Montana is a state in the Western United States. The state's name is derived from the Spanish word montaña (mountain). Montana has several nicknames, although none official, including "Big Sky Country" and "The Treasure State", and slogans that include "Land of the Shining Mountains" and more recently "The Last Best Place". Montana is ranked 4th in size, but 44th in population and 48th in population density of the 50 United States. The western third of Montana contains numerous mountain ranges. Smaller island ranges are found throughout the state. In total, 77 named ranges are part of the Rocky Mountains.
The economy is primarily based on agriculture, including ranching and cereal grain farming. Other significant economic activities include oil, gas, coal and hard rock mining, lumber, and the fastest-growing sector, tourism. The health care, service, and government sectors also are significant to the state's economy. Millions of tourists annually visit Glacier National Park, the Little Bighorn Battlefield National Monument, and Yellowstone National Park.
State of Montana
|Nickname(s): Big Sky Country, The Treasure State|
|Motto(s): Oro y Plata|
Many well-known artists, photographers and authors have documented the land, culture and people of Montana in the last 100 years. Painter and sculptor Charles Marion Russell, known as "the cowboy artist" created more than 2,000 paintings of cowboys, Indians, and landscapes set in the Western United States and in Alberta, Canada. The C. M. Russell Museum Complex located in Great Falls, Montana houses more than 2,000 Russell artworks, personal objects, and artifacts.
Evelyn Cameron, a naturalist and photographer from Terry documented early 20th century life on the Montana prairie, taking startlingly clear pictures of everything around her: cowboys, sheepherders, weddings, river crossings, freight wagons, people working, badlands, eagles, coyotes and wolves.
Many notable Montana authors have documented or been inspired by life in Montana in both fiction and non-fiction works.Pulitzer Prize winner Wallace Earle Stegner from Great Falls was often called "The Dean of Western Writers". James Willard Schultz ("Apikuni") from Browning is most noted for his prolific stories about Blackfeet life and his contributions to the naming of prominent features in Glacier National Park
Montana provides year round recreation opportunities for residents and visitors. Hiking, fishing, hunting, watercraft recreation, camping, golf, cycling, horseback riding, and skiing are popular activities.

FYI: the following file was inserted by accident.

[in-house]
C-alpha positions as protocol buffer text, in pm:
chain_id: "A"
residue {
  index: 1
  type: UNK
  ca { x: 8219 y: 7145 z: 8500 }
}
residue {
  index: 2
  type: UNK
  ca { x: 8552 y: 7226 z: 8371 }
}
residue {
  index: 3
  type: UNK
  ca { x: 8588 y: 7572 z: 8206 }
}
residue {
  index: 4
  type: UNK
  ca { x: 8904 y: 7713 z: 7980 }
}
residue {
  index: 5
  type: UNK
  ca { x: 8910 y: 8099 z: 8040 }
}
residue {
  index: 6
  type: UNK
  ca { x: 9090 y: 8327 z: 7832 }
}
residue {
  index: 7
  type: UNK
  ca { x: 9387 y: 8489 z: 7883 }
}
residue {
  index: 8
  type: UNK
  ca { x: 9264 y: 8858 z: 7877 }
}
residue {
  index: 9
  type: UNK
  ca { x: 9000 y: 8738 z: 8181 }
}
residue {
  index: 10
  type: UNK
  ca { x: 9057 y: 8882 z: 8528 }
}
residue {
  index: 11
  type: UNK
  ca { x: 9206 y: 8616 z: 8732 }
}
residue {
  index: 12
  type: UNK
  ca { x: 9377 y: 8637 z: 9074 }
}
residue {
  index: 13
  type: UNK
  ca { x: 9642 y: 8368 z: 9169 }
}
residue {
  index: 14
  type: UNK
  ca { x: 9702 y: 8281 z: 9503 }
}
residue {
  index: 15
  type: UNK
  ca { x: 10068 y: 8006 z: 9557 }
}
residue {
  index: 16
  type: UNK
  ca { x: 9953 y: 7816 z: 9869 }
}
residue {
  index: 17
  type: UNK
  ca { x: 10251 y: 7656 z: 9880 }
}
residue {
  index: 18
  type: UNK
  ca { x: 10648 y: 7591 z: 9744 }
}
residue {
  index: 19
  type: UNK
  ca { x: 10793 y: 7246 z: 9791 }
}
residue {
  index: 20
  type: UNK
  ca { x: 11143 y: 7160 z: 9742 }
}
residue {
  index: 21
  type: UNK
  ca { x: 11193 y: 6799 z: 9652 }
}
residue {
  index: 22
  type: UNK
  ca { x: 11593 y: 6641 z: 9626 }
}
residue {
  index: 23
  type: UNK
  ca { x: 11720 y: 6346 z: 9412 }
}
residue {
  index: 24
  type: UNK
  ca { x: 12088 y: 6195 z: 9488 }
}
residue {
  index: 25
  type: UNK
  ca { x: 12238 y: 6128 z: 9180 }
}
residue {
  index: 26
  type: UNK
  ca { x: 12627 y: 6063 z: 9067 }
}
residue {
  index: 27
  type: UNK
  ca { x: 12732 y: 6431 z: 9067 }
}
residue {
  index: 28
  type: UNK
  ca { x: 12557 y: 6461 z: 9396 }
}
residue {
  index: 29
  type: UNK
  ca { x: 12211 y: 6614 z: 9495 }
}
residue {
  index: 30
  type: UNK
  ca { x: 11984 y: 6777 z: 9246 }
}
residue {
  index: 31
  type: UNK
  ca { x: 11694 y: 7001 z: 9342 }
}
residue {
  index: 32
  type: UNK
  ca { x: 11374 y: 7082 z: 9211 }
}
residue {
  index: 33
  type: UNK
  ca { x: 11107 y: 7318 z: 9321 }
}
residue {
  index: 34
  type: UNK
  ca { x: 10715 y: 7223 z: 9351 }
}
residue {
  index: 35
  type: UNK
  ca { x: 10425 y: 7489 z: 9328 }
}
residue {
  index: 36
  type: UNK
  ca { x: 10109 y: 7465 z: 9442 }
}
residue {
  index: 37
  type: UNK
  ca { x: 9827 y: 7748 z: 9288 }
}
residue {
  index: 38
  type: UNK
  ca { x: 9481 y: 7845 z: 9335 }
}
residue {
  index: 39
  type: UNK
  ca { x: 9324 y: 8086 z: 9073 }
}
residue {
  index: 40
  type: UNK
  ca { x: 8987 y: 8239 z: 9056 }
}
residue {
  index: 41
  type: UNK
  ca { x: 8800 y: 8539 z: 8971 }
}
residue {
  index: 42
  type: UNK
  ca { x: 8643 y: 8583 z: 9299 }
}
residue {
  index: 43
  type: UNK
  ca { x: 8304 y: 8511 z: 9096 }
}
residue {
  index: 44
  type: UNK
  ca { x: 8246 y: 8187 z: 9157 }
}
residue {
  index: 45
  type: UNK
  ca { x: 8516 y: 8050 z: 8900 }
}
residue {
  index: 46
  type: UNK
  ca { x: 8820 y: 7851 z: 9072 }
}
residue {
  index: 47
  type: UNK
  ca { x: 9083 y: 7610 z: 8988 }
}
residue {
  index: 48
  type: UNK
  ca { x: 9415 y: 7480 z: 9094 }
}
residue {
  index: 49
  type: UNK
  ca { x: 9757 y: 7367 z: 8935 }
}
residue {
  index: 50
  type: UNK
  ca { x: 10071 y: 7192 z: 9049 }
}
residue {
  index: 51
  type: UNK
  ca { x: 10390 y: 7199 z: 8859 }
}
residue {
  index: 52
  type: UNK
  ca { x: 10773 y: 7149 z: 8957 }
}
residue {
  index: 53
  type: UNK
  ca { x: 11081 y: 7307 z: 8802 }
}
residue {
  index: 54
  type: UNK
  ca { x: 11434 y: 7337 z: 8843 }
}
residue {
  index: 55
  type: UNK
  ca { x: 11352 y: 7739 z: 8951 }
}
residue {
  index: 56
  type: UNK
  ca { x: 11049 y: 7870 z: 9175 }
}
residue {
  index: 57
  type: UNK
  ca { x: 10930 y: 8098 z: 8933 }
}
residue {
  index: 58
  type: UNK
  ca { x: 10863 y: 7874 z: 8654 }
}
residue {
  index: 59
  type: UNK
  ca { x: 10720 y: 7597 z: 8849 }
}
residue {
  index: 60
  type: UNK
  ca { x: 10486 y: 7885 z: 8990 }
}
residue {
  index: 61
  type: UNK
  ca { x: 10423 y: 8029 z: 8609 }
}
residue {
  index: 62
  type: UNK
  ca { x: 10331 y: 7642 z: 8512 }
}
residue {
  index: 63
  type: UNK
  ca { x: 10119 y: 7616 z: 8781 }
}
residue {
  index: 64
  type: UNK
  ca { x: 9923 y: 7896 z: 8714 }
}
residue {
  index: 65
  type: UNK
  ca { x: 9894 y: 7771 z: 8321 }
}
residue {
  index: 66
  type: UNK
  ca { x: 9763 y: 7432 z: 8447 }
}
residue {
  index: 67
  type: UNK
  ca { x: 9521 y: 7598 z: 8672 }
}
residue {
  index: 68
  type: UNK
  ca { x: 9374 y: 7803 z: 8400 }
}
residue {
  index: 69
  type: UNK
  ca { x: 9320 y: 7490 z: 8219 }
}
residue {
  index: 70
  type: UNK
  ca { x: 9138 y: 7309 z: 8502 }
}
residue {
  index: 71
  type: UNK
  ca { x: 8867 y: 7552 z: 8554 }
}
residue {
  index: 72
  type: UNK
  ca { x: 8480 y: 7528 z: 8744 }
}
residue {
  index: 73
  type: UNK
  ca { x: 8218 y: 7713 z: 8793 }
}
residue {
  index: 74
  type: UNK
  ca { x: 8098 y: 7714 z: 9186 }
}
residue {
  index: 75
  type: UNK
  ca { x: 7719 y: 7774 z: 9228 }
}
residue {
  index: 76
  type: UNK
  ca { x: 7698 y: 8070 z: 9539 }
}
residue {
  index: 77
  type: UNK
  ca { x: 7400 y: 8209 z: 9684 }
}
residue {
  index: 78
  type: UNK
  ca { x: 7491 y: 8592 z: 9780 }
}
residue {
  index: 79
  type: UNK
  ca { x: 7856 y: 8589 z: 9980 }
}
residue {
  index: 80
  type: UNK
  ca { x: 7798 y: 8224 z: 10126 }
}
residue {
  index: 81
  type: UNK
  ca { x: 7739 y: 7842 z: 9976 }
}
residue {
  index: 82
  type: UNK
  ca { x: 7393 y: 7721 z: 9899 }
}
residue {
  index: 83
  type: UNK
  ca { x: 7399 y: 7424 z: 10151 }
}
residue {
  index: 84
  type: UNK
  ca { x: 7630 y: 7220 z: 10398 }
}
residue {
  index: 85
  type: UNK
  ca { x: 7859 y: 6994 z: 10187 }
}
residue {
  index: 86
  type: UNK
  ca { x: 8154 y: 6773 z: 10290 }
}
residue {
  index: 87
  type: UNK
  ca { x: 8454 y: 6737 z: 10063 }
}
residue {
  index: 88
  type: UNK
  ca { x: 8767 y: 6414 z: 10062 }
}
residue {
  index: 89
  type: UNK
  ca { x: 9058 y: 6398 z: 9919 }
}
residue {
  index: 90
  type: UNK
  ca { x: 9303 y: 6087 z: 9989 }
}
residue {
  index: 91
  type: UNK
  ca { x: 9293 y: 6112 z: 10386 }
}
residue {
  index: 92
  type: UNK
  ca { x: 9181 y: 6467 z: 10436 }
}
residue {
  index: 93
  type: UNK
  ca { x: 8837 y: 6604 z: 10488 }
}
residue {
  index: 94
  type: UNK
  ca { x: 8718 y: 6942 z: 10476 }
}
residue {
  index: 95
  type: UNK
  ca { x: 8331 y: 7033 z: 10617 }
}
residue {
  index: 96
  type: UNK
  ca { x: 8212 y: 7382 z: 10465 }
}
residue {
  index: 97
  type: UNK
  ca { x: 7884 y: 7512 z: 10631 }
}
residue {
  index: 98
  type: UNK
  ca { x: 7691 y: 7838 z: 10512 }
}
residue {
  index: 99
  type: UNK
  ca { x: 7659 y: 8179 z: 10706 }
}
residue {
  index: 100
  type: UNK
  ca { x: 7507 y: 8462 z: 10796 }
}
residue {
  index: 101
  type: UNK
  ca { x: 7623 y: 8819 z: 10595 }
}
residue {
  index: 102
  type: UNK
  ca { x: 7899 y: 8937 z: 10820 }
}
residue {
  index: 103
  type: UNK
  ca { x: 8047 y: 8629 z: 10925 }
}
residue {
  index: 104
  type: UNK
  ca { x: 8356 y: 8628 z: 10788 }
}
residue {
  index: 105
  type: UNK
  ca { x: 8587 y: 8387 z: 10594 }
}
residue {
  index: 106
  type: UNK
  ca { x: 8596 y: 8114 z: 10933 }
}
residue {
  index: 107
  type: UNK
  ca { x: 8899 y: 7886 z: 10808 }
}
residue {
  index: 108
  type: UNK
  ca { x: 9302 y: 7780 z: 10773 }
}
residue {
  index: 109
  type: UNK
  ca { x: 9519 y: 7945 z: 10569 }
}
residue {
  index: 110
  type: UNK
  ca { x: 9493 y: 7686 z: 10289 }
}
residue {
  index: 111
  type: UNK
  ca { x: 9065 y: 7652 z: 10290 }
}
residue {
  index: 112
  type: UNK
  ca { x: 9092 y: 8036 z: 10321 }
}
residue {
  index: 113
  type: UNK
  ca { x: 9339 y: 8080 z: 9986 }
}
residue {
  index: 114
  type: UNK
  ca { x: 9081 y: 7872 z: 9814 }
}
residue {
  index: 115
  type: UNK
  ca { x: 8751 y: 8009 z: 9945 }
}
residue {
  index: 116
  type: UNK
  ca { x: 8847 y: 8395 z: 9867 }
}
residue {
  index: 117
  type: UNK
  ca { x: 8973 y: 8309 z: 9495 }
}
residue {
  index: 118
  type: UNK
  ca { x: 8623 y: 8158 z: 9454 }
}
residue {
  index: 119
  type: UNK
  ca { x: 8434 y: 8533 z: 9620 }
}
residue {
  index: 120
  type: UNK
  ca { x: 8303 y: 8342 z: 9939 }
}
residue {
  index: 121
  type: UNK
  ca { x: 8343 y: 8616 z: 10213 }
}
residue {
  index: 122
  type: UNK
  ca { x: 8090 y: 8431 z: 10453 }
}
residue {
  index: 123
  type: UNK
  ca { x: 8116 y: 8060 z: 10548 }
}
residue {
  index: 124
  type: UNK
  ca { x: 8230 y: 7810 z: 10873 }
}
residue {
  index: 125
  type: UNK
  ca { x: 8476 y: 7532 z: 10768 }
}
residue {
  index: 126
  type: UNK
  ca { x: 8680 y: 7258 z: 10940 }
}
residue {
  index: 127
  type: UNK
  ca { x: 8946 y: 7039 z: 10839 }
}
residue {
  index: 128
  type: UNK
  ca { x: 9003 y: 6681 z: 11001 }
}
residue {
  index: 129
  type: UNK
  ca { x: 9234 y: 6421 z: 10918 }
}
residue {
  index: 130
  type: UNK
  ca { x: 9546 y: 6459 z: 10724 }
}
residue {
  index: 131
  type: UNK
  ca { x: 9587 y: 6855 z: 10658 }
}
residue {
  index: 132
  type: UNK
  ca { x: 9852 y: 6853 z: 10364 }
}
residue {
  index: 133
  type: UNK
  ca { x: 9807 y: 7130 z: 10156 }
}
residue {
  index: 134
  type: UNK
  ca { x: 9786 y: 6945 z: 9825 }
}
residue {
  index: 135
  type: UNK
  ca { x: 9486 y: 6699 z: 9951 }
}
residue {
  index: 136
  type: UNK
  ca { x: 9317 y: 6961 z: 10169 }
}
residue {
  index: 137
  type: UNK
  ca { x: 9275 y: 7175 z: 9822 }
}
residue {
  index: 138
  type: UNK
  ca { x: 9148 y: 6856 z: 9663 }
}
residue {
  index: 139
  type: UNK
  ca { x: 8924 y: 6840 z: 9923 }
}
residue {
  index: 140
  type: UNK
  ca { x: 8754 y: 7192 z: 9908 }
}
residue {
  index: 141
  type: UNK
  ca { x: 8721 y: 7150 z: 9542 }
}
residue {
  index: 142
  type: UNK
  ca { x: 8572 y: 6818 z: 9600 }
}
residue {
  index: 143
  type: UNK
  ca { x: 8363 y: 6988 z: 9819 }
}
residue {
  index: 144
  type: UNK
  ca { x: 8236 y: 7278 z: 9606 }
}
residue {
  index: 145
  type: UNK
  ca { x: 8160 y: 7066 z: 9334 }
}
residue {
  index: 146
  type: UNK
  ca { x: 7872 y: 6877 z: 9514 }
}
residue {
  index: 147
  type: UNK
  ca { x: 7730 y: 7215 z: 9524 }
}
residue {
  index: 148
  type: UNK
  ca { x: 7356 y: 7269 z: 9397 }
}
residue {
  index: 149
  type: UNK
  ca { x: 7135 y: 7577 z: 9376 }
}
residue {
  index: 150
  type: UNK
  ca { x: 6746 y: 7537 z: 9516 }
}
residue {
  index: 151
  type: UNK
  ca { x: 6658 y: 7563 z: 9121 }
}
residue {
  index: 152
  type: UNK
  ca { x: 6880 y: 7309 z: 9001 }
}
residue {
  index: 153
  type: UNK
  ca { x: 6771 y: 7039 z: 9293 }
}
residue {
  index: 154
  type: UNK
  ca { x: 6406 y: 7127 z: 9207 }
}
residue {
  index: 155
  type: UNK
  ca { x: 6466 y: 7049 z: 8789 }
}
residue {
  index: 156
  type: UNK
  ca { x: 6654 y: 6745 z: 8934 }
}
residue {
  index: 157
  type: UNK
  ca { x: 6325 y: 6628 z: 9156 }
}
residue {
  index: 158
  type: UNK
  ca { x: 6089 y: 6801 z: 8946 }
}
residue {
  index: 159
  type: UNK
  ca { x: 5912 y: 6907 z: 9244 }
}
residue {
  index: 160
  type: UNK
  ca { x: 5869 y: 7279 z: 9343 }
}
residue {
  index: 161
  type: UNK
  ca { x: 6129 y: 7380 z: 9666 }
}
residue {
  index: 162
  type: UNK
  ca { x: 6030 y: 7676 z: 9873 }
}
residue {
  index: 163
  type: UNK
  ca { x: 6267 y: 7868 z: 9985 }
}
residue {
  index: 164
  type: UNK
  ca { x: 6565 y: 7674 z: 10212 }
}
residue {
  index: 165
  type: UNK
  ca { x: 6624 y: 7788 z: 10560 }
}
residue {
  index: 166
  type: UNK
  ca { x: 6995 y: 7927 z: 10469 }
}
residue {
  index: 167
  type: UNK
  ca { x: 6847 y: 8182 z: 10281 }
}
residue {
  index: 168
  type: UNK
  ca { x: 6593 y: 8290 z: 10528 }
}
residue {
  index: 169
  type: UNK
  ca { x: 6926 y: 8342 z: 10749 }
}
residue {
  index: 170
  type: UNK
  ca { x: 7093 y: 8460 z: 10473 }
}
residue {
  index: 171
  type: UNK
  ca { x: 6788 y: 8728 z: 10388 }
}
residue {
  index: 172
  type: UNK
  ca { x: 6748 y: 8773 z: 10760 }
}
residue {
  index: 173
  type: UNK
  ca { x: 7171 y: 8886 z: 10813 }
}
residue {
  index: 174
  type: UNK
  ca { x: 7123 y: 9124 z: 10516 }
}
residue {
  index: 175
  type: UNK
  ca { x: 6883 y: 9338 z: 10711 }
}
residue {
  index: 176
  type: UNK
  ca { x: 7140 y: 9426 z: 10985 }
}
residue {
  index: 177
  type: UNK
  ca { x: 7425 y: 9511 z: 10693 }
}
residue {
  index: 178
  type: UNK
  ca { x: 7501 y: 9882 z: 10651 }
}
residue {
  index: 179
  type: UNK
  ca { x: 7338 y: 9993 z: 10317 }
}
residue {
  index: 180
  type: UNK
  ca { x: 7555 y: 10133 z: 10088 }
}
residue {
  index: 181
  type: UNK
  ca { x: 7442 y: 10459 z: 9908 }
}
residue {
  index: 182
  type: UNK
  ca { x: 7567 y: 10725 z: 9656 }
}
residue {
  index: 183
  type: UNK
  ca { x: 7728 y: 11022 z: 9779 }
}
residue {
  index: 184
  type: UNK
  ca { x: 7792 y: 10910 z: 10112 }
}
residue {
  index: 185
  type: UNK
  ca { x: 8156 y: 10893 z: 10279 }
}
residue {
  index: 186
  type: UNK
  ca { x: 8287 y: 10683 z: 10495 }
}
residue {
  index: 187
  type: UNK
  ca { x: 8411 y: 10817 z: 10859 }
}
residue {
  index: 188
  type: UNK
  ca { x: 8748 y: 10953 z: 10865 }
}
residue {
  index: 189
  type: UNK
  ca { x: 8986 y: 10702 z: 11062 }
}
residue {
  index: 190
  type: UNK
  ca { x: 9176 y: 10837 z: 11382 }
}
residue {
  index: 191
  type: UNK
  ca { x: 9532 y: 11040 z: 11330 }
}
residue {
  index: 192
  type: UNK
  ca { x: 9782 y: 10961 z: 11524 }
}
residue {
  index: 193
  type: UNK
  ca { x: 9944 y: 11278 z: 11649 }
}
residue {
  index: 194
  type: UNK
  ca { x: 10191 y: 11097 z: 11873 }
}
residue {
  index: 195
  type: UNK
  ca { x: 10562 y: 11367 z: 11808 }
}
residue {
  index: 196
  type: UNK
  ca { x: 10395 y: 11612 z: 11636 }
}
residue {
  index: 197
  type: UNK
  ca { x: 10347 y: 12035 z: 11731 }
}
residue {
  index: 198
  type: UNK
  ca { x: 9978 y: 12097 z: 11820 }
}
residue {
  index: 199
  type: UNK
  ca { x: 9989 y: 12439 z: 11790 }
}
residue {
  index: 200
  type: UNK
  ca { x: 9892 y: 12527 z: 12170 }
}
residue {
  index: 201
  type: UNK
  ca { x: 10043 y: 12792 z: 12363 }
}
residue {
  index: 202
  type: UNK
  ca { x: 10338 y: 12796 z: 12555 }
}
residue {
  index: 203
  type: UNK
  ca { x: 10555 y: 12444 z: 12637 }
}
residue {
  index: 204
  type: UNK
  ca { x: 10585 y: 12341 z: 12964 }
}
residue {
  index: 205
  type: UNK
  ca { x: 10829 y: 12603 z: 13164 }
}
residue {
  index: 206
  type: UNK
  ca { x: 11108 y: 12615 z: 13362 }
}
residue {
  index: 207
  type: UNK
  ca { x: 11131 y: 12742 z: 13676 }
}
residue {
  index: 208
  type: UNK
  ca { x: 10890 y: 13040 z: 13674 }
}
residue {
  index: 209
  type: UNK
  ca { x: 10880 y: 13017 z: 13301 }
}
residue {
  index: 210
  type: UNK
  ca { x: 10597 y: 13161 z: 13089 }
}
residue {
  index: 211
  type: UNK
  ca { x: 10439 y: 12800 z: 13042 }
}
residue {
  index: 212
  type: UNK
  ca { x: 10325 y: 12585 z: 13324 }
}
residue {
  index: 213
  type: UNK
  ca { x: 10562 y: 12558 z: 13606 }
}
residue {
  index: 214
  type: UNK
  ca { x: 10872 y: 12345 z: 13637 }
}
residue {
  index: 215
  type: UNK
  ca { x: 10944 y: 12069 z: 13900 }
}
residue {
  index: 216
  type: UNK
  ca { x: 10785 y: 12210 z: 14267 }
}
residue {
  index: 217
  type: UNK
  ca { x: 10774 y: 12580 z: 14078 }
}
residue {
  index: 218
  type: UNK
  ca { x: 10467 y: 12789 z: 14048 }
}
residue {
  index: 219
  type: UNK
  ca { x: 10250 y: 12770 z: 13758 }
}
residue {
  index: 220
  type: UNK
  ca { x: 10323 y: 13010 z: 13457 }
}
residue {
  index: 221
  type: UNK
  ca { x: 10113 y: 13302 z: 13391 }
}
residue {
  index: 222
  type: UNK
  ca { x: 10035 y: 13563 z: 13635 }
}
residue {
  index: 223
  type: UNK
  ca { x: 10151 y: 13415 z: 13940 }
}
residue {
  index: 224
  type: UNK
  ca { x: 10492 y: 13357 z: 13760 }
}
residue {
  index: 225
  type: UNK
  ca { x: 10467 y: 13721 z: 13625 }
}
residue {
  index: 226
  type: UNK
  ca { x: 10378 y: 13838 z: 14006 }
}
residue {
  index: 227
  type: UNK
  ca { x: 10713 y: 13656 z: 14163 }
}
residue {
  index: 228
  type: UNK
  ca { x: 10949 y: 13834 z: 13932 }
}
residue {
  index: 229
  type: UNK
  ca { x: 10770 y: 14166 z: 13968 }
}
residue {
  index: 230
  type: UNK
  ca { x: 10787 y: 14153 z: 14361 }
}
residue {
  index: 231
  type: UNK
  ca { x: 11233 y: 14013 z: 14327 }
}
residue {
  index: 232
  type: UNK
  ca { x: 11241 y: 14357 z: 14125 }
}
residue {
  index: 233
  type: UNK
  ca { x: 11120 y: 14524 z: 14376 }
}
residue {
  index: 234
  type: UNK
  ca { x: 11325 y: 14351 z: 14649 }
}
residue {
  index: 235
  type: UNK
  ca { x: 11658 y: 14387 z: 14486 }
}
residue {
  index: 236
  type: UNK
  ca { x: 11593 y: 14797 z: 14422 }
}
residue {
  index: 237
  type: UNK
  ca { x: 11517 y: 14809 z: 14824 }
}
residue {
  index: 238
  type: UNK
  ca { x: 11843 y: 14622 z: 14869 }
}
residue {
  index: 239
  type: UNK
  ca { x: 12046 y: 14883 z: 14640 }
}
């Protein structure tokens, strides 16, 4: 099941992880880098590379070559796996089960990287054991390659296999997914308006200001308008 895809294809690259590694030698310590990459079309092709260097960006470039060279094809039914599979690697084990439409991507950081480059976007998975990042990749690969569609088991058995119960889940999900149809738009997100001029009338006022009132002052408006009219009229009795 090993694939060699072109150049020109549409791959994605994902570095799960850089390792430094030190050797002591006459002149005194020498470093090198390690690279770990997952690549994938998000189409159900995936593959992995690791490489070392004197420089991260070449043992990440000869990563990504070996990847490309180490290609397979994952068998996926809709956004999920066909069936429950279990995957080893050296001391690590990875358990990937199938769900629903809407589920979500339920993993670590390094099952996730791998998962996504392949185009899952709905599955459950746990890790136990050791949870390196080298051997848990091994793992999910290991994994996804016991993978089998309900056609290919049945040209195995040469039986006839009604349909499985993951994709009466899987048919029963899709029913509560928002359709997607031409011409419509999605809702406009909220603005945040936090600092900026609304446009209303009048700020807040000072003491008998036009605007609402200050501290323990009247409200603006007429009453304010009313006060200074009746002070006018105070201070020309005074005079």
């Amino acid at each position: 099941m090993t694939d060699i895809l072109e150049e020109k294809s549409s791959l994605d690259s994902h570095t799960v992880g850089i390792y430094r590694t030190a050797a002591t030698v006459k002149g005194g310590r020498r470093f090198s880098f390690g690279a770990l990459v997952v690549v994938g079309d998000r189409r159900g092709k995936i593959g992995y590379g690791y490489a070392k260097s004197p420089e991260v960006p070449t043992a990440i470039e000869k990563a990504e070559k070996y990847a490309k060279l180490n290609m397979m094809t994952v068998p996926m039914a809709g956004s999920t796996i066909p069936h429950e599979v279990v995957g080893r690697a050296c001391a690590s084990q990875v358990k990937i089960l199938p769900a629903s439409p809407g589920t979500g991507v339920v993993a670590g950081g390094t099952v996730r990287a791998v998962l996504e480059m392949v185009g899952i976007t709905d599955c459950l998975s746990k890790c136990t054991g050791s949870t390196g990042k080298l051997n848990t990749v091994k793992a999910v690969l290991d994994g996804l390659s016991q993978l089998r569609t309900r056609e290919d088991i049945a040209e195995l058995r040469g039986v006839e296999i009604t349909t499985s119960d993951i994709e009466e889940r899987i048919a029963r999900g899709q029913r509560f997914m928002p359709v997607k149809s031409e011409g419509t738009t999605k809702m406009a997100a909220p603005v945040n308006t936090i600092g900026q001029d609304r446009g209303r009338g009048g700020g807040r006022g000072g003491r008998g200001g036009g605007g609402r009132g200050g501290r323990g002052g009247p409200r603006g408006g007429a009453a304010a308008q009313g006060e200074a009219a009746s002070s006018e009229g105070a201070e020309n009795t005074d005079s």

Montana has been a destination for its world-class trout fisheries since the 1930s. Fly fishing for several species of native and introduced trout in rivers and lakes is popular for both residents and tourists throughout the state. Montana is the home of the Federation of Fly Fishers and hosts many of the organizations annual conclaves. The state has robust recreational Lake Trout and Kokanee Salmon fisheries in the west, Walleye can be found in many parts of the state, whileNorthern Pike, smallmouth and largemouth bass fisheries as well as catfish and paddlefish can found in the waters of eastern Montana. Robert Redford's 1992 film of Norman Mclean's A River Runs Through It was filmed in Montana and brought national attention to fly fishing and the state.
Montana is home to the Rocky Mountain Elk Foundation and has a historic big game hunting tradition. There are fall bow and general hunting seasons for elk, moose, pronghorn antelope, whitetail deer and mule deer. A random draw grants a limited number of permits for mountain goats and bighorn sheep. There is a spring hunting season for black bear and in most years, limited hunting of bison that leave Yellowstone National Park is allowed. Current law allows both hunting and trapping of a specific number of wolves and mountain lions. Trapping of assorted fur bearing animals is allowed in certain seasons and many opportunities exist for migratory waterfowl and upland bird hunting